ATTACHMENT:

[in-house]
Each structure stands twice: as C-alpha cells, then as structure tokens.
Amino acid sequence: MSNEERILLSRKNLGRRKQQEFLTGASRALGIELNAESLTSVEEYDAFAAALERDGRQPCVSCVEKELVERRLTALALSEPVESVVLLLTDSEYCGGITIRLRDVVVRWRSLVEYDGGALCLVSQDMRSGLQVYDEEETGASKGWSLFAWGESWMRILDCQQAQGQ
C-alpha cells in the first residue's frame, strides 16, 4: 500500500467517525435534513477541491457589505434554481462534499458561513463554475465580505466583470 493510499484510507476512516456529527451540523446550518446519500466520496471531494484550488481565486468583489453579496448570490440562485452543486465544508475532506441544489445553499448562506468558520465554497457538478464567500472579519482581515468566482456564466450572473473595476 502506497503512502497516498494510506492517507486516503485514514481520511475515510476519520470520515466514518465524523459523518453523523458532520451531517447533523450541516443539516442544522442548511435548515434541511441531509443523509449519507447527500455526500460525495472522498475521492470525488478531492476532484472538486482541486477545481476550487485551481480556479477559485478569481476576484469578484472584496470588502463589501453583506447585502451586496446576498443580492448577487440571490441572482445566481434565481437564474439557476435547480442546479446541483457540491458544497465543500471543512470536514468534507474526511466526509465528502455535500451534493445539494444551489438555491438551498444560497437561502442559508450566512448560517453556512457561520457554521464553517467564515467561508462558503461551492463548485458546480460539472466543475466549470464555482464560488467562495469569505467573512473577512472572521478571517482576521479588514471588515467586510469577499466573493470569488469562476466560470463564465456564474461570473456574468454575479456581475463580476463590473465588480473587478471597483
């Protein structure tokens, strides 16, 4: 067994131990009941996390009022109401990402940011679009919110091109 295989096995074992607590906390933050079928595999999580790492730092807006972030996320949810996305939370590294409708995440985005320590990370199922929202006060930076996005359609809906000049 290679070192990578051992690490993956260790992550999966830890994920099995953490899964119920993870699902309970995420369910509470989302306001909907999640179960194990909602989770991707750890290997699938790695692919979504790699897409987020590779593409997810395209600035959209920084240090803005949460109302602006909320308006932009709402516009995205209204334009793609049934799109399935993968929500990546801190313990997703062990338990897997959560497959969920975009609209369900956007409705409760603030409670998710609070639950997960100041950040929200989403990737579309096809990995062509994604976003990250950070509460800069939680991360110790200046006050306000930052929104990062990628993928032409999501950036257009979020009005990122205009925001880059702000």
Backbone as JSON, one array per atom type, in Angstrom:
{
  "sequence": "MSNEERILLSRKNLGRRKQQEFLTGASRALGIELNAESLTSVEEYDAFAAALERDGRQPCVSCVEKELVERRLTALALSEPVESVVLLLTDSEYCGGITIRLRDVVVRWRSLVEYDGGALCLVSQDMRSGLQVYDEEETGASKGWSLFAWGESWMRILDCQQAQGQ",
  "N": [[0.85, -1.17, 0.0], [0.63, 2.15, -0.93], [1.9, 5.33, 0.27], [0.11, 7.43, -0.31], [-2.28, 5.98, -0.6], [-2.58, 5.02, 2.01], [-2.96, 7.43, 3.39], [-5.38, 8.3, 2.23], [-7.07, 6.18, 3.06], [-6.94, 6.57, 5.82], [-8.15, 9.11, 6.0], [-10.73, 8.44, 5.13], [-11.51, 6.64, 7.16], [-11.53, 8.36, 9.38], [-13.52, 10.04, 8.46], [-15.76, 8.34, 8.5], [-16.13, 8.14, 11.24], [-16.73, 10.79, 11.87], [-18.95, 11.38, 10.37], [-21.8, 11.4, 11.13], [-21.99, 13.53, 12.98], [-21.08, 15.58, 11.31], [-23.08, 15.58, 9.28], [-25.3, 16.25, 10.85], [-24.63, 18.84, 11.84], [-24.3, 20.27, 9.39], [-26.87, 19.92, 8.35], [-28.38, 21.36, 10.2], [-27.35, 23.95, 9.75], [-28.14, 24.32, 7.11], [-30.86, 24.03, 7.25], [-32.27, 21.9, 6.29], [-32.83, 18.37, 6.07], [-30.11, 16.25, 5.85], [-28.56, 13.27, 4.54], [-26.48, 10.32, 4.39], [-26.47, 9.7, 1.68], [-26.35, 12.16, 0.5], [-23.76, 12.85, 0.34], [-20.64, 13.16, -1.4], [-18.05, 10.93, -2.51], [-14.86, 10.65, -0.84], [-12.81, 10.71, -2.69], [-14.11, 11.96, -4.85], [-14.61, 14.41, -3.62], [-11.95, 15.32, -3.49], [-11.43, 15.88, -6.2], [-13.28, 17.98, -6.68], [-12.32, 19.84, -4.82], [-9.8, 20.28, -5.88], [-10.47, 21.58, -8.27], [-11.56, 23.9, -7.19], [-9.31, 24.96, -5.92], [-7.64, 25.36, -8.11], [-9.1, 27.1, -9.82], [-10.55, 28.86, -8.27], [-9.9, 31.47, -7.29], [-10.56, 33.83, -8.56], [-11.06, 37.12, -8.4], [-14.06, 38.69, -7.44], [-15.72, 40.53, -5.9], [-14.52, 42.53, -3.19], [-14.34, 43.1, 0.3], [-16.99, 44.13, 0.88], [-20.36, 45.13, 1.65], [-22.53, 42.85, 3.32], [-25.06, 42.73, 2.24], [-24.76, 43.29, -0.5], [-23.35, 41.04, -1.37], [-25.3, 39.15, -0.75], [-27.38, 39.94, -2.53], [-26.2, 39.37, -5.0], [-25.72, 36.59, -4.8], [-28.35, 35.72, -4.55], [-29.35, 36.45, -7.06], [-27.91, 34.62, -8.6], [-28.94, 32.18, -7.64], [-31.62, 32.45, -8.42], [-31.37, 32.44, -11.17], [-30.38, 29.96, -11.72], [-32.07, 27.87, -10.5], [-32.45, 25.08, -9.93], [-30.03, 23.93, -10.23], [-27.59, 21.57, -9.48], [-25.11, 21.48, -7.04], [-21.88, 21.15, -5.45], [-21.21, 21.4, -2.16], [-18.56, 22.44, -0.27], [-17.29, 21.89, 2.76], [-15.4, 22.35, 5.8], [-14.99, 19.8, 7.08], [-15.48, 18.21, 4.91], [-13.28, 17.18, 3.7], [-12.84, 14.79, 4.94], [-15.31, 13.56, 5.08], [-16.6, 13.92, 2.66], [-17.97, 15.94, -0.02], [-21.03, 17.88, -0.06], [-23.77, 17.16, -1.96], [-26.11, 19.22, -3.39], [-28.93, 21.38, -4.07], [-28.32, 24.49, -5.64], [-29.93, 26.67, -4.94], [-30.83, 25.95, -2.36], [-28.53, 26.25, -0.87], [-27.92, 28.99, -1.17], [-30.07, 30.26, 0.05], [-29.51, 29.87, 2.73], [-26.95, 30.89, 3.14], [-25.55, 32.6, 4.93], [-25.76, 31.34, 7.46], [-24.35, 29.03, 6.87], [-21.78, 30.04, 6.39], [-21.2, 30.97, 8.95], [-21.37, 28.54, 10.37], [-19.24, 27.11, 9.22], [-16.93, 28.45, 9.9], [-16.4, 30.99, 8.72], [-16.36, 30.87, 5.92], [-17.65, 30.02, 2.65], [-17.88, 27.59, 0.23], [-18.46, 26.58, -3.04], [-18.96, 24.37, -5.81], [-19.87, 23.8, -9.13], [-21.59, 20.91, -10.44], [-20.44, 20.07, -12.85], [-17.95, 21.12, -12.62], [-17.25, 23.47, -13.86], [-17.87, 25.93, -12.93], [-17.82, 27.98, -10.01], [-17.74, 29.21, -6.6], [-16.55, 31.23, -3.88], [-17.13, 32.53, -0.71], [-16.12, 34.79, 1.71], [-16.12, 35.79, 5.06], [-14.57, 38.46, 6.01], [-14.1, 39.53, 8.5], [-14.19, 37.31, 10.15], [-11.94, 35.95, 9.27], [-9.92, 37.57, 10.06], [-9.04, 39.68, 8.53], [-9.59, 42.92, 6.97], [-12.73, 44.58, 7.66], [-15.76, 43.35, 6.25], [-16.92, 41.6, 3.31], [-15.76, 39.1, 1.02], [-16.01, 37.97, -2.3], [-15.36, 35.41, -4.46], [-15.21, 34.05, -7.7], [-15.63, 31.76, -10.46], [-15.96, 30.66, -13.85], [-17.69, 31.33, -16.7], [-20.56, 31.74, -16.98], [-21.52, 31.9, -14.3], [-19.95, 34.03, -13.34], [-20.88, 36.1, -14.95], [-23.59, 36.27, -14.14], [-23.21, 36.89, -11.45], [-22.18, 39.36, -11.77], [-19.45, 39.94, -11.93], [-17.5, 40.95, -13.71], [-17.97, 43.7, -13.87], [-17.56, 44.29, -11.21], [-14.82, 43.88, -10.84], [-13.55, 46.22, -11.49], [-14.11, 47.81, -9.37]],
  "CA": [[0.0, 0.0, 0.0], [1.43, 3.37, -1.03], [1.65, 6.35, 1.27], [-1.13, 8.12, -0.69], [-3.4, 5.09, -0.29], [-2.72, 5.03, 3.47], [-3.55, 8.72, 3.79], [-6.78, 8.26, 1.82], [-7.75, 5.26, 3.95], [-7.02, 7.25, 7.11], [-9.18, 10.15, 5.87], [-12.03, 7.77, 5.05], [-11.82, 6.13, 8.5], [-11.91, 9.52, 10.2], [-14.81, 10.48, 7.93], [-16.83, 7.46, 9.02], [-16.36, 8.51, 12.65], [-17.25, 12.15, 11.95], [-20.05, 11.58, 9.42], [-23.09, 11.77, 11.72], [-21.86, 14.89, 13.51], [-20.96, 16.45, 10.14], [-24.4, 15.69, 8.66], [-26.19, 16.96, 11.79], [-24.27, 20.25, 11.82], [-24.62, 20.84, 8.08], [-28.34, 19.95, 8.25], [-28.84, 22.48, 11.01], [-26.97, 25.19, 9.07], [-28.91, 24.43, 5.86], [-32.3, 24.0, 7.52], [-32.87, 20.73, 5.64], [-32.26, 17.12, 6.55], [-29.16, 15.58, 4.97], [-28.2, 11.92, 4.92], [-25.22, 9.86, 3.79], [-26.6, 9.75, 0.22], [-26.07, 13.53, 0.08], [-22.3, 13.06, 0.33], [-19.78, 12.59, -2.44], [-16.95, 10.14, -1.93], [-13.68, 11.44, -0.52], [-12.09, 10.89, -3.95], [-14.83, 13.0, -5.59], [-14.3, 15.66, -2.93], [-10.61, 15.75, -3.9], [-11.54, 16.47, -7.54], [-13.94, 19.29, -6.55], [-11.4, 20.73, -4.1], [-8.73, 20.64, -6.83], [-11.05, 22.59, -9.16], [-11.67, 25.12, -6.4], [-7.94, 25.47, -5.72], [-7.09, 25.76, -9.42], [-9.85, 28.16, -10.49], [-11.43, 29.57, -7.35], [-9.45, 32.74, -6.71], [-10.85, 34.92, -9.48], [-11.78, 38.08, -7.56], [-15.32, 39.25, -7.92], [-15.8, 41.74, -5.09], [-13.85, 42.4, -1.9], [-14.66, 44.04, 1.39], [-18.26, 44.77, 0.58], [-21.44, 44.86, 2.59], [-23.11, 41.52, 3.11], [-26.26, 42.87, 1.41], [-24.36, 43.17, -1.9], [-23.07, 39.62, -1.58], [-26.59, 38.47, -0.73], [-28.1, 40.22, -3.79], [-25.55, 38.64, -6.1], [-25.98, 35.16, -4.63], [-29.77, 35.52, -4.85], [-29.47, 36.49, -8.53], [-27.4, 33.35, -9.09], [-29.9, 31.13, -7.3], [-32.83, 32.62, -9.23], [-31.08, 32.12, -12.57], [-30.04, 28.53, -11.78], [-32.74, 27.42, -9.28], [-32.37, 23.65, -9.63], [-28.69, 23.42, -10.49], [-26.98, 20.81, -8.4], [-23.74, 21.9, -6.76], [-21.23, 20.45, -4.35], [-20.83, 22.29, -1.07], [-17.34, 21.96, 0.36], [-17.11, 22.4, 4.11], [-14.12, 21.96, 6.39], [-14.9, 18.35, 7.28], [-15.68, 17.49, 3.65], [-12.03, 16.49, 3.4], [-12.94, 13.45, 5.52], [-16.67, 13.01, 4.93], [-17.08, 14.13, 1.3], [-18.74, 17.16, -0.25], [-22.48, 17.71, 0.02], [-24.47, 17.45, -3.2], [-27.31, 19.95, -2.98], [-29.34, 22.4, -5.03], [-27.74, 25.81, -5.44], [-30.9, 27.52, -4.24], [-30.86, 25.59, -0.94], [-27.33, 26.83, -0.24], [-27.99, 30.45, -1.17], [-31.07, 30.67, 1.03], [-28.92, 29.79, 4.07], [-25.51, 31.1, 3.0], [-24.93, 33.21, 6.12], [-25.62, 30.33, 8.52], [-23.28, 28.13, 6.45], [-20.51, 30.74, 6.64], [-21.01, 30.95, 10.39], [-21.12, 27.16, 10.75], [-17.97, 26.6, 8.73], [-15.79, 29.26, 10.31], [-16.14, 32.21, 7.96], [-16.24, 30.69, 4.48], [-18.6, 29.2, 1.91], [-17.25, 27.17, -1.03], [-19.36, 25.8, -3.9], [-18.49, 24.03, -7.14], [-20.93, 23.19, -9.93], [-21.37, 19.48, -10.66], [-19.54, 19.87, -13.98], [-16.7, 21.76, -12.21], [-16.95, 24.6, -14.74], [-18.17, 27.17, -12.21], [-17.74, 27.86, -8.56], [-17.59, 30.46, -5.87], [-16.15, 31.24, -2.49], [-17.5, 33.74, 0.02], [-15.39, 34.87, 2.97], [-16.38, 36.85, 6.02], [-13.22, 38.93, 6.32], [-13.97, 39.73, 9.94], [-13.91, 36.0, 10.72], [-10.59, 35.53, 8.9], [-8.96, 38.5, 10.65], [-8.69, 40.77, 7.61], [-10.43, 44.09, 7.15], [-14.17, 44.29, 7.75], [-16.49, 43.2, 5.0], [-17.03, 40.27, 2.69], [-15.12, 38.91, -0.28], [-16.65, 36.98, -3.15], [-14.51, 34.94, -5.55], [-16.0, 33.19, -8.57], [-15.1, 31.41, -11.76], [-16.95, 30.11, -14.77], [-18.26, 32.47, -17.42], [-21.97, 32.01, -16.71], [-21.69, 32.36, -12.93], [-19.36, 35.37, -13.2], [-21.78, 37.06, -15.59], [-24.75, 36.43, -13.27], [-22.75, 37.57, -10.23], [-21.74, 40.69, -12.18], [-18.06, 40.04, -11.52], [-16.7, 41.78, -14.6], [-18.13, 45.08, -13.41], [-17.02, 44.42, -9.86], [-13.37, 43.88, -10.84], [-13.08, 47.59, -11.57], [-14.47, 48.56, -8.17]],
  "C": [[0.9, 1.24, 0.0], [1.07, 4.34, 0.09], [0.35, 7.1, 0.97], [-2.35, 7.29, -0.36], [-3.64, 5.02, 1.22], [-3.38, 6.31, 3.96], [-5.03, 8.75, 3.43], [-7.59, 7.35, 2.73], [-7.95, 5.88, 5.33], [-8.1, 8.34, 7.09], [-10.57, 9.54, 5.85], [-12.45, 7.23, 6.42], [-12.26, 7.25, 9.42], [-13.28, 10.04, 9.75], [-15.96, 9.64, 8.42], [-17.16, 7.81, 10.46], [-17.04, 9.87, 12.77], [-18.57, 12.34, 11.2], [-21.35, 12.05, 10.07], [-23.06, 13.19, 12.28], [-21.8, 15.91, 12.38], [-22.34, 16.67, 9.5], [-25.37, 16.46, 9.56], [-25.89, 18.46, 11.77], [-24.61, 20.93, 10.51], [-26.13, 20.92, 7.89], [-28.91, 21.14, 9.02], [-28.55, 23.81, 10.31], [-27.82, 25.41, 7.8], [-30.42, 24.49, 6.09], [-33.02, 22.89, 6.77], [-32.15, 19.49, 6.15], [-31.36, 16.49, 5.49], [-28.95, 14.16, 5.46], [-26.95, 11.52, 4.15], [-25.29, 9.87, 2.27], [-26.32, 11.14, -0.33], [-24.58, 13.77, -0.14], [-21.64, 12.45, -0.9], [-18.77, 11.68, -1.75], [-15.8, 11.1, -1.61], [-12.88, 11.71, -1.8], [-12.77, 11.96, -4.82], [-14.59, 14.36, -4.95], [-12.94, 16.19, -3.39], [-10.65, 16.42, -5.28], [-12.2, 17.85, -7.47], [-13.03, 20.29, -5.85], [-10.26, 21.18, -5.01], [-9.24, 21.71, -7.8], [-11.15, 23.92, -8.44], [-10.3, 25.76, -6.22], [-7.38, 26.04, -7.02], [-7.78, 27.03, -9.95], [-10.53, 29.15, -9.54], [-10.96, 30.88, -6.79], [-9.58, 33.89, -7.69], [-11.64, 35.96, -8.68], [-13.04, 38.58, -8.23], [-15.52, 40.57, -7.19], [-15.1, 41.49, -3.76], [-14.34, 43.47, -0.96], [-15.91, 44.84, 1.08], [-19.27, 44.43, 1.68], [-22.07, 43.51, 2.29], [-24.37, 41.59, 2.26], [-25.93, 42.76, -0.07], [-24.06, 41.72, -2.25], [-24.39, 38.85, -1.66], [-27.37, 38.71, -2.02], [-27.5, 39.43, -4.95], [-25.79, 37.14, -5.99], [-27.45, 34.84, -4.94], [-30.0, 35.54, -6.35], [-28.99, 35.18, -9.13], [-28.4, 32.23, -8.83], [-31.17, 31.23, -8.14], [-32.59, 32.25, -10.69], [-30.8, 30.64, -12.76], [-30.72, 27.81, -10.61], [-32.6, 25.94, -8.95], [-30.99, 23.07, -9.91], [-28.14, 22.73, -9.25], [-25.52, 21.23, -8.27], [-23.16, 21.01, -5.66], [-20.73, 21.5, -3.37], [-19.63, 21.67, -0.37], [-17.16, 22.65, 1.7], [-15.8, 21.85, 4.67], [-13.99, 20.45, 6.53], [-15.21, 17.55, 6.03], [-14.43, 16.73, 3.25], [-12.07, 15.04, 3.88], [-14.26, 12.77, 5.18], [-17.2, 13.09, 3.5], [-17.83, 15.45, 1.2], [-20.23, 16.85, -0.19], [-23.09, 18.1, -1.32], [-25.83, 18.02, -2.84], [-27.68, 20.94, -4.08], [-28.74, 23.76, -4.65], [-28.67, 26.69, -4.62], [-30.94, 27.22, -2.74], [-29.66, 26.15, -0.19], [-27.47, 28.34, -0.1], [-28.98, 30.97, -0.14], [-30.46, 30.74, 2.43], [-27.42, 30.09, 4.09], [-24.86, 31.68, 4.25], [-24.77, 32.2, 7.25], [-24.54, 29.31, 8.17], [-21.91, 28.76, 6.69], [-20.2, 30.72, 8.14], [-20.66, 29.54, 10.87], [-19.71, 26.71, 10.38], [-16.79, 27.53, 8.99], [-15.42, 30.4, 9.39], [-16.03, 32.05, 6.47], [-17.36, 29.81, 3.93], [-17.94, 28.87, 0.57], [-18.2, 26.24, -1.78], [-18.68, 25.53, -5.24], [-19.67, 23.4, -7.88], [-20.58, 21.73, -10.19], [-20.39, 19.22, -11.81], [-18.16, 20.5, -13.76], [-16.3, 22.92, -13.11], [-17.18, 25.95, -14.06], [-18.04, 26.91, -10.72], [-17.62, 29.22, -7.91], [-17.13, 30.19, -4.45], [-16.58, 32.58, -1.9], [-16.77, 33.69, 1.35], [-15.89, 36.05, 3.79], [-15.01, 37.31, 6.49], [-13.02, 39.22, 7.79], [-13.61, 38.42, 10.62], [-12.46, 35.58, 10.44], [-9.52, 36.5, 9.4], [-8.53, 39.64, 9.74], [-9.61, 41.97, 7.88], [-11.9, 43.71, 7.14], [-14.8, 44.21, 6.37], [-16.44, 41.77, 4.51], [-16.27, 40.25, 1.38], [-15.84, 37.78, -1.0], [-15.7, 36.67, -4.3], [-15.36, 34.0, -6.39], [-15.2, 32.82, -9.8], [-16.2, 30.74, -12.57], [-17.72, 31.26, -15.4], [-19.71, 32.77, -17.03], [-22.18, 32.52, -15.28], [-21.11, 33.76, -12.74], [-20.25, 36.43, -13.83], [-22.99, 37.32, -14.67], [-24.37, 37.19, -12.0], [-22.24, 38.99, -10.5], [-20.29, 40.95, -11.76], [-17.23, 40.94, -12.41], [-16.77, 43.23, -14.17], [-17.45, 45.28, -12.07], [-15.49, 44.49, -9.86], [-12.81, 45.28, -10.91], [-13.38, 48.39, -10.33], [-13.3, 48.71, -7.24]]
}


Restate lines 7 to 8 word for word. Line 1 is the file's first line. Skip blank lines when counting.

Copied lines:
{
  "sequence": "MSNEERILLSRKNLGRRKQQEFLTGASRALGIELNAESLTSVEEYDAFAAALERDGRQPCVSCVEKELVERRLTALALSEPVESVVLLLTDSEYCGGITIRLRDVVVRWRSLVEYDGGALCLVSQDMRSGLQVYDEEETGASKGWSLFAWGESWMRILDCQQAQGQ",